After graduating from Penn Yan high school, Ross Kircher enrolled in college but found it wasn’t for him. He went to work full-time at a winery owned by family friends. After 12 years on the customer service side of the business, Kircher wanted to do something more hands-on.
“I felt like I had hit a ceiling, and I started looking at trade professions,” Kircher said. “I was looking for something with good turnaround, without a lot of investment.”
His father suggested the advanced manufacturing machining training program offered by Finger Lakes Community College in partnership with ITT Goulds Pumps. After one of his friends completed it and quickly found work, Kircher decided to give it a go.
That was last spring. This past September, Kircher stood at a podium in The Gould Hotel in Seneca Falls to give remarks at a celebratory luncheon for graduates of the program.
“This program has been an excellent learning experience,” he said, adding that each of his fellow graduates deserve a “pat on the back” for tackling lessons in trigonometry and blue prints while learning how to operate high-tech equipment.
In addition to Kircher, speakers at the event included FLCC President Robert Nye; Christopher Klasner, general manager at ITT Goulds Pumps; Todd Sloane, FLCC director of workforce development; and Bob Anderson, executive director of the Seneca County Industrial Development Agency. Representatives from the office of U.S. Rep. Tom Reed, R-23rd District, attended the ceremony.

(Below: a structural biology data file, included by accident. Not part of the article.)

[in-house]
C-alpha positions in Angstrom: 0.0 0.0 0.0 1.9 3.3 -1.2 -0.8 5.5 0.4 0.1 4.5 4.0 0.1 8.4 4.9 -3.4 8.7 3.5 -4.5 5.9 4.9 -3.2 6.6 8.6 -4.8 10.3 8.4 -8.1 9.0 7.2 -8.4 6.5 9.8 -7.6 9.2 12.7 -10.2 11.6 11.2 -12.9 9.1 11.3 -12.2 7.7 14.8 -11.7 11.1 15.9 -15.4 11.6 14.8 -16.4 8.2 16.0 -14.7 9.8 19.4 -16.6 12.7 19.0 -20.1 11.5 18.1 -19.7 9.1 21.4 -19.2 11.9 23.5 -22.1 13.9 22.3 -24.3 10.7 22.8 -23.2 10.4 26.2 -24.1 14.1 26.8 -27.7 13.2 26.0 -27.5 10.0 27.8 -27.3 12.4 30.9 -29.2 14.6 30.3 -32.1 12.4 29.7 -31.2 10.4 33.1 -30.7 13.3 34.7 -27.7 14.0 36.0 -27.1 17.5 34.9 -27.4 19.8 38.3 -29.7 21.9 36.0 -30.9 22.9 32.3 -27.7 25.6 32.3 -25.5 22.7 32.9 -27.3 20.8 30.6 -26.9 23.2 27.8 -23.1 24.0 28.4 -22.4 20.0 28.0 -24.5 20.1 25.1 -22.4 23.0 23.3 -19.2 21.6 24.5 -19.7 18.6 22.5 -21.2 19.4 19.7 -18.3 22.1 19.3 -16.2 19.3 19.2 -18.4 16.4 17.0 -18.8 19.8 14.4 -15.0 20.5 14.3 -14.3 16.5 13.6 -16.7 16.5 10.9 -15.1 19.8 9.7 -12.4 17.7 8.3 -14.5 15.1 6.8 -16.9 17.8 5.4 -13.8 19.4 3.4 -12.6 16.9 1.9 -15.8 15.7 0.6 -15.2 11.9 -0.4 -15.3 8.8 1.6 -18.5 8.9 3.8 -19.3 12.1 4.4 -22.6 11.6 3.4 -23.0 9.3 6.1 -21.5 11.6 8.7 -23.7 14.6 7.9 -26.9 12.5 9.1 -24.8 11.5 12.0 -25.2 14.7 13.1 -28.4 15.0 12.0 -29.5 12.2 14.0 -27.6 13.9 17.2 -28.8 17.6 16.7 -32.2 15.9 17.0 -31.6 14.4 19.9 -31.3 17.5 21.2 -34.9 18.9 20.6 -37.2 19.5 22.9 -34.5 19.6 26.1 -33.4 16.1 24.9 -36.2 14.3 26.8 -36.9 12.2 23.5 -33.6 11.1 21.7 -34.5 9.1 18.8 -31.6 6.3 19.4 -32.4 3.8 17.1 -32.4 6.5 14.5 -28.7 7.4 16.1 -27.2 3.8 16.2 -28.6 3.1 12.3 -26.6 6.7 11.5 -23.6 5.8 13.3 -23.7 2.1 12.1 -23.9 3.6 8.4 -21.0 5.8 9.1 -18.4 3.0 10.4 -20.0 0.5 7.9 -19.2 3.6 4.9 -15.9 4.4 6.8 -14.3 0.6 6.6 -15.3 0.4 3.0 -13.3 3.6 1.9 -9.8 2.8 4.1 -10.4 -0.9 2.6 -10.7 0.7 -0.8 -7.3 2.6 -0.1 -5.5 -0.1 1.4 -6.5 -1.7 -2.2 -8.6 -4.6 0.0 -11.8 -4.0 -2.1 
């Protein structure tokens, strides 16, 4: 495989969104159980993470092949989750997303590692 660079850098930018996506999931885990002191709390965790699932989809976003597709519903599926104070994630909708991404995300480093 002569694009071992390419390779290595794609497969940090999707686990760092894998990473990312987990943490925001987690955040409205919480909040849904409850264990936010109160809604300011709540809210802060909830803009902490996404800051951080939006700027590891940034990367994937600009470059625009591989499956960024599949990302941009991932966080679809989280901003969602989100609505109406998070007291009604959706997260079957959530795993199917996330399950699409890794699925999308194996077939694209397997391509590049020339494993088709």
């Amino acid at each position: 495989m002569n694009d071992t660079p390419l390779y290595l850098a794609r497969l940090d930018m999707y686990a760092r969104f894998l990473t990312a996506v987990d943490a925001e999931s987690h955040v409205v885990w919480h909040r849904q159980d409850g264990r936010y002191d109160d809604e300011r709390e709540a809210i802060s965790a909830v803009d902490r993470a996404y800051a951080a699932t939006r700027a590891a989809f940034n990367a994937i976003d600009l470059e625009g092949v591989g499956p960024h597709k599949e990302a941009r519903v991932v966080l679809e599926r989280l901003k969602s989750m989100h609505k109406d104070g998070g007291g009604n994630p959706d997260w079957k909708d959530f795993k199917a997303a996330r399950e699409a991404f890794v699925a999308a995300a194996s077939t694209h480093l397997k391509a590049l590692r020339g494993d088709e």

The advanced manufacturing machinist training program is an expansion of FLCC’s partnership with another manufacturer, G.W. Lisk Co. in Clifton Springs. Both programs were created to address the shortage of machinists in modern, computerized manufacturing facilities in Rochester and the Finger Lakes.
The first class of machinist students from ITT Goulds graduated in September 2015. The program consists of classroom and hands-on work in topics such as technical math, robotics, and CNC mill and lathe operation.
Kircher said he has found satisfaction in the new field.
“You’re operating this expensive piece of machinery and it’s in the background,” he said. “Not a lot of people know what machinists are, yet, you play a really important role in everyone’s daily lives.”
Five of the 10 graduates, including Kircher, accepted positions to work at ITT Goulds Pumps. Two accepted positions WMT Precision in Auburn and ValveTech in Phelps. Three are in the process of interviewing and reviewing offers.
This year’s graduates are Brent DeBois, of Auburn; Mark Pohlman, Anthony Pellicano and Stephen Smith, of Canandaigua; Joanne Bailey, of Clyde; Kircher, of Penn Yan; Kenneth Fegley and Christopher Fountaine, of Seneca Falls; Andrew Everett, of Waterloo; and Mustafizur Rahman, of Victor.
Call 585-785-1906 or email andrea.badger@flcc.edu for information about the program.